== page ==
Alfonso Ali Wright and his partner Jamila McGill run the New York-based company Brooklyn Tea, a tea room and Black-owned business in Bed Stuy, Brooklyn. From Covid-19 to the recent protests across the US, what does it take to survive the unexpected as a small business?
We spoke to Alfonso for the Courier podcast. Listen above or read the story below.
Q. Is it difficult to plan the month-to-month of your business amid the constant crises?
‘I mean, we're in a bad dystopian movie right now. I guess when the zombies come out we'll start selling something to them! ’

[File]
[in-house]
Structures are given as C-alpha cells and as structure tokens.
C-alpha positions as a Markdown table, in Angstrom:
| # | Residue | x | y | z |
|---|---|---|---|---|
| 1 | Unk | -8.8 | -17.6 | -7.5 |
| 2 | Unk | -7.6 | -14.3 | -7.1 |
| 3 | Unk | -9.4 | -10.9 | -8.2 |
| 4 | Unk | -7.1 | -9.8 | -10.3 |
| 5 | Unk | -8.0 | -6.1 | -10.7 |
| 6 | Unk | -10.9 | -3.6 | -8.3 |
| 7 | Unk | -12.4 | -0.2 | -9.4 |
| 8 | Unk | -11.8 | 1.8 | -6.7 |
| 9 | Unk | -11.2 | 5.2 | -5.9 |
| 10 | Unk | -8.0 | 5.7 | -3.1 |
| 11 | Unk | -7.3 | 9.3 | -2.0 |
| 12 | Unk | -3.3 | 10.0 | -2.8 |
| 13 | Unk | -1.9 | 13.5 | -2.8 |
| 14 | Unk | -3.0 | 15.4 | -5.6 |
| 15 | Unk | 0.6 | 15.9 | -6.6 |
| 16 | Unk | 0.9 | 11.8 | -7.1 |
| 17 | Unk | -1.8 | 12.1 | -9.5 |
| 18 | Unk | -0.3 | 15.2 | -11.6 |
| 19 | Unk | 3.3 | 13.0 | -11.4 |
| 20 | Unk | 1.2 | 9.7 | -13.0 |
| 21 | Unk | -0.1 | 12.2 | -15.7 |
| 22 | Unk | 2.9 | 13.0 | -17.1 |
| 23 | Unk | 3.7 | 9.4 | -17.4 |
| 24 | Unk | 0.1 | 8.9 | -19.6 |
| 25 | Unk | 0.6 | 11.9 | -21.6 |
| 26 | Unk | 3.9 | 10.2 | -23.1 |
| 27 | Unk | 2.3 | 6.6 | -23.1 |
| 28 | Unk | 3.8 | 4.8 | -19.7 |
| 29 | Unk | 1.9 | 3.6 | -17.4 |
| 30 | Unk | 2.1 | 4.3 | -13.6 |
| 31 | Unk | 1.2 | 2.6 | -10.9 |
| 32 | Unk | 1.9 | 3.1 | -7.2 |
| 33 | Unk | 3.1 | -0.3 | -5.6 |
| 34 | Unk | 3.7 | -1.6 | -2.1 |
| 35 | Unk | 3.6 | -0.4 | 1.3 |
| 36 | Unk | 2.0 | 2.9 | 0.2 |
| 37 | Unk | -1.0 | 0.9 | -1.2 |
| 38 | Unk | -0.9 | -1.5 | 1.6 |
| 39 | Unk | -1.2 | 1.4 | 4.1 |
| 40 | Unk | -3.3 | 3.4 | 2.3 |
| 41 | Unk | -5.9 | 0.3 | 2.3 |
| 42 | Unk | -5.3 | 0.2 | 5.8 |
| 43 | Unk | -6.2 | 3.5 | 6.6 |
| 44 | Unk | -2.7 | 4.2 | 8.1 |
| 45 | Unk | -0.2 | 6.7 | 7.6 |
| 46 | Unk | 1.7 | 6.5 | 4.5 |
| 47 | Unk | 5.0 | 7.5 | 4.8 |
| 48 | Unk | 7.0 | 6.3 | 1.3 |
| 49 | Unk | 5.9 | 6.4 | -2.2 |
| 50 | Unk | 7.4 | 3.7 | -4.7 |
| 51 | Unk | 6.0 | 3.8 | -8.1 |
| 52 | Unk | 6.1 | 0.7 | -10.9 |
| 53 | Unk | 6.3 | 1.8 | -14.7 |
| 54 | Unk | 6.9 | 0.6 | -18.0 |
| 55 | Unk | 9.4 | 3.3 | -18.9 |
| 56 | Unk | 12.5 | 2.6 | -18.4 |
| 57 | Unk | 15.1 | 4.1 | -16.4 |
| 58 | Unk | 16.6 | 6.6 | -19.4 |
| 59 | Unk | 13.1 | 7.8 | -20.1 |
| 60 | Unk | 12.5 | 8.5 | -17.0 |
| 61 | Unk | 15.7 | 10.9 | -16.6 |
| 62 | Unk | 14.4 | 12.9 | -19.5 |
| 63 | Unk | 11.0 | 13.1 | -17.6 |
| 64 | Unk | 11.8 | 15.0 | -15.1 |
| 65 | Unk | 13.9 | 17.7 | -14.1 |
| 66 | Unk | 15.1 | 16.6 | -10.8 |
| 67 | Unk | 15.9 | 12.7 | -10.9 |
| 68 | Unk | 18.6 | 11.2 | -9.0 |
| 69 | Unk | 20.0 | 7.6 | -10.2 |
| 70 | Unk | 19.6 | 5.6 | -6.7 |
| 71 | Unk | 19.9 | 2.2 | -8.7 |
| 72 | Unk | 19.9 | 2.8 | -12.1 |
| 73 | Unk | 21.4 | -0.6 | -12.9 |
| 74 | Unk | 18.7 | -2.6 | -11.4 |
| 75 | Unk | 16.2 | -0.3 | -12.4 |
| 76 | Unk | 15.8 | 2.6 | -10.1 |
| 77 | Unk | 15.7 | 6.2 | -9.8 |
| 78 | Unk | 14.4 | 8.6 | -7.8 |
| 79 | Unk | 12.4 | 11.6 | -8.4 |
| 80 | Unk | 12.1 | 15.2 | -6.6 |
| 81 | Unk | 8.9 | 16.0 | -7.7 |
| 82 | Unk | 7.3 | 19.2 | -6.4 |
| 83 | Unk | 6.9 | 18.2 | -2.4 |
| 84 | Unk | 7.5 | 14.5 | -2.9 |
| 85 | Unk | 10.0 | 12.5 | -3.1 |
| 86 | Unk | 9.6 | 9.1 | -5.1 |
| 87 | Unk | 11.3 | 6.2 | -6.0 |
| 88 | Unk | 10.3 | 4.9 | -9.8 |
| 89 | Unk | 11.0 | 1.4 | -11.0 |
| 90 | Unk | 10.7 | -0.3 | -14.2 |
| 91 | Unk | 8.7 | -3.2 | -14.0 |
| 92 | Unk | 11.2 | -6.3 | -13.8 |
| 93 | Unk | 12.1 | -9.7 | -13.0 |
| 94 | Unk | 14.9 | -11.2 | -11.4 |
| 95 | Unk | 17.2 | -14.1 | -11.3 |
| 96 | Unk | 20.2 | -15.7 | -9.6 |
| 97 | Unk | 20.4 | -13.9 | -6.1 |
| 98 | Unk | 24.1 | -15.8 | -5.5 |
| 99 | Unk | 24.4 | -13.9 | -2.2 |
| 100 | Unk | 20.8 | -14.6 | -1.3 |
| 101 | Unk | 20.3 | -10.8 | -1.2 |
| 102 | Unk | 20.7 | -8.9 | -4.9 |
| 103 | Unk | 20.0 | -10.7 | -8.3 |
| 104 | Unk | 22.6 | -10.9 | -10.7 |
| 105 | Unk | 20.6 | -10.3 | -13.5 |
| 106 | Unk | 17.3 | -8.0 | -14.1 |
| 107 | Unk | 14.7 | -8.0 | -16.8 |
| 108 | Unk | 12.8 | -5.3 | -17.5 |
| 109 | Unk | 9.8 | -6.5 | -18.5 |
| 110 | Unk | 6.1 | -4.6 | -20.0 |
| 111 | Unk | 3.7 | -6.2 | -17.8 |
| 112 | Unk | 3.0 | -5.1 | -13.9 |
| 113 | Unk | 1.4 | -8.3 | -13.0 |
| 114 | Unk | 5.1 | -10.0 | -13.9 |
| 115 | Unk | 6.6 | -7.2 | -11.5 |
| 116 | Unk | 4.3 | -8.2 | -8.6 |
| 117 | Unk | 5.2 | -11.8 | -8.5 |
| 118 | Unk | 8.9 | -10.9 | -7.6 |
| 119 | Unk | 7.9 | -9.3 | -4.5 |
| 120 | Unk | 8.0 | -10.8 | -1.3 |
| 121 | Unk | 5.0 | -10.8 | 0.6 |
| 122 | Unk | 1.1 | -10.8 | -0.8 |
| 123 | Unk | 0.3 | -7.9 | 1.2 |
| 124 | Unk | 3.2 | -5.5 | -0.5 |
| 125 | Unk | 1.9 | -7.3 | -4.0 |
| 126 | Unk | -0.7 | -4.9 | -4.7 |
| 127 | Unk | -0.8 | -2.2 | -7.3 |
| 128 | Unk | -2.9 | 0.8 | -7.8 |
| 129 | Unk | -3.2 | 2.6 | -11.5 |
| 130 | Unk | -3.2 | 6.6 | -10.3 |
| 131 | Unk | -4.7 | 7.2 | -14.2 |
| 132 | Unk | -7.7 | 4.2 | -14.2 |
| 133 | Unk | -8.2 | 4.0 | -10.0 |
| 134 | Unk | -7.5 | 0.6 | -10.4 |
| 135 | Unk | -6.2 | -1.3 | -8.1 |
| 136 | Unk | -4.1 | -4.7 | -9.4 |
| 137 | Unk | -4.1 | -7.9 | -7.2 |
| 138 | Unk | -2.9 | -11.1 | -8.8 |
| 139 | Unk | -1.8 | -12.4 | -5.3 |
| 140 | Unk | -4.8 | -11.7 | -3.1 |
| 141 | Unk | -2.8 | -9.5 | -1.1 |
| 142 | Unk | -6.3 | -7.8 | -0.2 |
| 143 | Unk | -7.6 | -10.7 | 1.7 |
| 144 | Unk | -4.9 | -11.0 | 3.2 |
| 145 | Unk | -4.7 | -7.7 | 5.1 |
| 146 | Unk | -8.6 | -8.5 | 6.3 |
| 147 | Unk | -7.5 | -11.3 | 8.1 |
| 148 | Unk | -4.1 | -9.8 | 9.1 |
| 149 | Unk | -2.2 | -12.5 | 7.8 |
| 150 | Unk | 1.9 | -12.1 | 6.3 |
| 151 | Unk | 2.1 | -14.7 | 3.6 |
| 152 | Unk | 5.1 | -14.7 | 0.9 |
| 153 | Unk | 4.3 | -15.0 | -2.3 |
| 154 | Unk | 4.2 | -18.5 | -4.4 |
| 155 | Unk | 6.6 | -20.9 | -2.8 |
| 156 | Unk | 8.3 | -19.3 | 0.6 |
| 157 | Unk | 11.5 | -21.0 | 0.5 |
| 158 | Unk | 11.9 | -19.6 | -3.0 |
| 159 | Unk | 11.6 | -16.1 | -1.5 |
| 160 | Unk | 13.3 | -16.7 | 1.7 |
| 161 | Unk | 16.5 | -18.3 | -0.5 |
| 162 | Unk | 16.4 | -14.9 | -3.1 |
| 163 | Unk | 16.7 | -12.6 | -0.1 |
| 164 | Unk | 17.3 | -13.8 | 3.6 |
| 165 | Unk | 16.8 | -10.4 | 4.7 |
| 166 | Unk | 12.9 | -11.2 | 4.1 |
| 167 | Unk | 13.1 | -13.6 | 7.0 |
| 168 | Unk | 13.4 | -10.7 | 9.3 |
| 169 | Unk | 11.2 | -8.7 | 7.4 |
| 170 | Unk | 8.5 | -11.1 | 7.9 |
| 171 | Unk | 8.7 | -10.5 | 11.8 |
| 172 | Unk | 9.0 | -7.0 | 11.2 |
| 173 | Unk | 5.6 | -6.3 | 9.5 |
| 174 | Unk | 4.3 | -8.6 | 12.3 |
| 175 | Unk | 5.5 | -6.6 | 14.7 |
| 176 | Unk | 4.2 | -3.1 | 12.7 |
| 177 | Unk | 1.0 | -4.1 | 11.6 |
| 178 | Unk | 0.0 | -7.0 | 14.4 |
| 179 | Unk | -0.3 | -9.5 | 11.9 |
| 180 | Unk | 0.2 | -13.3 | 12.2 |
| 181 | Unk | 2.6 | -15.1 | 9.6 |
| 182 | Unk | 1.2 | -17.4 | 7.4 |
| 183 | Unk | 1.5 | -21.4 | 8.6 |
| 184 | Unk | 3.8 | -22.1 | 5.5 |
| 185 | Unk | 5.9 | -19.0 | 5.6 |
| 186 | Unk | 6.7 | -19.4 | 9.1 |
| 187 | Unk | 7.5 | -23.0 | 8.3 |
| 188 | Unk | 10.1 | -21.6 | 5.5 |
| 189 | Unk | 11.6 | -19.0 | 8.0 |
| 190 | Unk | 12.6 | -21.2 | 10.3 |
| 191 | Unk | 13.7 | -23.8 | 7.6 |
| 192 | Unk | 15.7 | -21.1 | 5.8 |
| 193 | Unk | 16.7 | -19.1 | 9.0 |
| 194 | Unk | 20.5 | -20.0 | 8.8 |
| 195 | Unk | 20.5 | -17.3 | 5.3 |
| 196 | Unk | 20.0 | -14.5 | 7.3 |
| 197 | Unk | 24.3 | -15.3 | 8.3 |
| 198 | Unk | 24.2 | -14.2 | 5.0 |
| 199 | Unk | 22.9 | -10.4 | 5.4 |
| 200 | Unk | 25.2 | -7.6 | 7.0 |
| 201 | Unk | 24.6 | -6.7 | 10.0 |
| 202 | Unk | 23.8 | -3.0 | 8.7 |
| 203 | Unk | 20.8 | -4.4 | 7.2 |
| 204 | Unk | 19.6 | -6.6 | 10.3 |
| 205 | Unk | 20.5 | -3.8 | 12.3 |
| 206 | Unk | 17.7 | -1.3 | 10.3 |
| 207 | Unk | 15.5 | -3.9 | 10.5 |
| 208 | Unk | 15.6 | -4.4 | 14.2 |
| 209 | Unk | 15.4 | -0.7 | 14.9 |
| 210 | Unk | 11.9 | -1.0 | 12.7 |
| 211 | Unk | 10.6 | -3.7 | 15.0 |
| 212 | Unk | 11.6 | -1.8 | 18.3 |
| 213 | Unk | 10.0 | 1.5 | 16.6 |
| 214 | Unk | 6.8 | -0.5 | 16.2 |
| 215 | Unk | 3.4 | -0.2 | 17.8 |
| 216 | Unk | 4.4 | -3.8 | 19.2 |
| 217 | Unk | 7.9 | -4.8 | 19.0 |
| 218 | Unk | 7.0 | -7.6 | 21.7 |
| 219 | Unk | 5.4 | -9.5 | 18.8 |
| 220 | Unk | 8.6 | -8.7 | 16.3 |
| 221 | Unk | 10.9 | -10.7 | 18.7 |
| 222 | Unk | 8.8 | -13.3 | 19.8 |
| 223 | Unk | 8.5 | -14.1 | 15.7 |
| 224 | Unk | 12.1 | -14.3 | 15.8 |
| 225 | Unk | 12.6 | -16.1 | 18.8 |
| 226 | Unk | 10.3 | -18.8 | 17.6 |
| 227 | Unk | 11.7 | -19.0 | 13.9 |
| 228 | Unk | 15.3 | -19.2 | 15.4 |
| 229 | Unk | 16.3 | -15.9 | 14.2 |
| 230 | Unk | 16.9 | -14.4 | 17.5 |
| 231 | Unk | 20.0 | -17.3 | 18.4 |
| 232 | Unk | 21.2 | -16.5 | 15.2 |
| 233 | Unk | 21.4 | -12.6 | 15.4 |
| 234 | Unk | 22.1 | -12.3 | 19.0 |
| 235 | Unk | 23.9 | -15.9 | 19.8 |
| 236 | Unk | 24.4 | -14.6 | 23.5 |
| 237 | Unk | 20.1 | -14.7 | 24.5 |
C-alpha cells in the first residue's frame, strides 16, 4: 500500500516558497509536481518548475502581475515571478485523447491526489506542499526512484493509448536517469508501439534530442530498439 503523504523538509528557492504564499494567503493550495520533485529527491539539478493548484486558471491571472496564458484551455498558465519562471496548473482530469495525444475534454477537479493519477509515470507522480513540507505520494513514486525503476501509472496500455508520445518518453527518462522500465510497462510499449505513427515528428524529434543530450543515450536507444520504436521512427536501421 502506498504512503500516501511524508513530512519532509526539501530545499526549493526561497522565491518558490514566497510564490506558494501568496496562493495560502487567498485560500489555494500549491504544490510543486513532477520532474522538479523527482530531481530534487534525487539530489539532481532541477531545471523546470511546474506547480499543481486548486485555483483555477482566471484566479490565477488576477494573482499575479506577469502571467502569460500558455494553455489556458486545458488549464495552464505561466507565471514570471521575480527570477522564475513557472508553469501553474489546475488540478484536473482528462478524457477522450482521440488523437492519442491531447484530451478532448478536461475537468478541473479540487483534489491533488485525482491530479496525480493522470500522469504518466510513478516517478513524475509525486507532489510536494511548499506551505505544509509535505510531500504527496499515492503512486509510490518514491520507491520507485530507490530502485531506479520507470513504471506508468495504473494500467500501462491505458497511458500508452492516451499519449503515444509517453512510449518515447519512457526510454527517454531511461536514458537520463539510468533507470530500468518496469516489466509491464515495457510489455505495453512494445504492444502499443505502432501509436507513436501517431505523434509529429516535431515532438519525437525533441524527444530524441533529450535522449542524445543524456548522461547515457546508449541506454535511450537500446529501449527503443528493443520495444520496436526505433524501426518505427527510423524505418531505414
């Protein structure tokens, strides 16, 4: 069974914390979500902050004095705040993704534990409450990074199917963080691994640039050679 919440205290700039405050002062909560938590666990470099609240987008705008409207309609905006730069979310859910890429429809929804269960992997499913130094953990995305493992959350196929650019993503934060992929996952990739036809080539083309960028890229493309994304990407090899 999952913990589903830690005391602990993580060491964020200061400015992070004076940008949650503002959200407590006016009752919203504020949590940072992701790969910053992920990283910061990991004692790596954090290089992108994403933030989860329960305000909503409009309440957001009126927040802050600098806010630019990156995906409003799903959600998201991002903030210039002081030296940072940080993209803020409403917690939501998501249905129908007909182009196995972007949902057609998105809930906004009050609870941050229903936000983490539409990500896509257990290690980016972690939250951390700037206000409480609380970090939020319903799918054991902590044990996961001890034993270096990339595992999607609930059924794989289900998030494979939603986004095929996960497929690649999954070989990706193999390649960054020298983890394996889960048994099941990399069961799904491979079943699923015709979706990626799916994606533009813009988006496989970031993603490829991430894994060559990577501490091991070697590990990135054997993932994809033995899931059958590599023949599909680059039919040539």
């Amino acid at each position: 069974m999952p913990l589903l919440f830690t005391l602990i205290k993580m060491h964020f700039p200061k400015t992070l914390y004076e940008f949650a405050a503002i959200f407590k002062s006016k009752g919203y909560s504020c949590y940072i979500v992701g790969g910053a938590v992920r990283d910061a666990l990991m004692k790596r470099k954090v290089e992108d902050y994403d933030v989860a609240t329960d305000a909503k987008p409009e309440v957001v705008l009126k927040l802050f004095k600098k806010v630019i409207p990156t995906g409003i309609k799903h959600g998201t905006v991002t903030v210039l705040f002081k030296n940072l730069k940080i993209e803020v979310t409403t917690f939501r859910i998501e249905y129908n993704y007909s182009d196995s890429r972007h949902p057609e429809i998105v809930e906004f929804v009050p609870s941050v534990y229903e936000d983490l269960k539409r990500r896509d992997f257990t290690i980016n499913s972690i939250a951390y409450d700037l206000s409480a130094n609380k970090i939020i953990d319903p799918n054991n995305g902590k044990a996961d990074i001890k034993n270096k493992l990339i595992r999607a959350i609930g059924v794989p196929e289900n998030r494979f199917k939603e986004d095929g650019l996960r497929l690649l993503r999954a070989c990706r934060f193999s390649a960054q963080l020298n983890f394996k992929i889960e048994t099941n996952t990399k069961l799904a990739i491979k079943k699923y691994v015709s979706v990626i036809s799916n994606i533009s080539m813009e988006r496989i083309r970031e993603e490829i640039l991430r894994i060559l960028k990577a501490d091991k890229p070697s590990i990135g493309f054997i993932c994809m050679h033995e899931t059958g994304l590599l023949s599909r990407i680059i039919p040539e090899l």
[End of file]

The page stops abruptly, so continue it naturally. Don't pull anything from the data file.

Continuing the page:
Q. Zombies might love tea…
‘We'll convert them. What we’re really doing is taking it day-by-day. What Covid taught us is that we have to be adaptable. We have to pivot. We have to evolve. So, whatever comes next, we're going to take it as it is and do whatever we can to overcome it. And that's really all we can do. We plan in the moment and think of a short term strategy – how can we get through this month? And then, alright, something weird happened – how can we get through next month?
Until the pandemic is over or until there's a vaccine, it seems almost foolish – because we don't know when the next wave is going to happen – to make long-term plans, unless it's years out. But because we're a new business, years out is a little crazy! We have no historical data to go by. So we're focusing our energy on how can we pivot, evolve and adapt to what's coming this week and next week, just to stay alive.’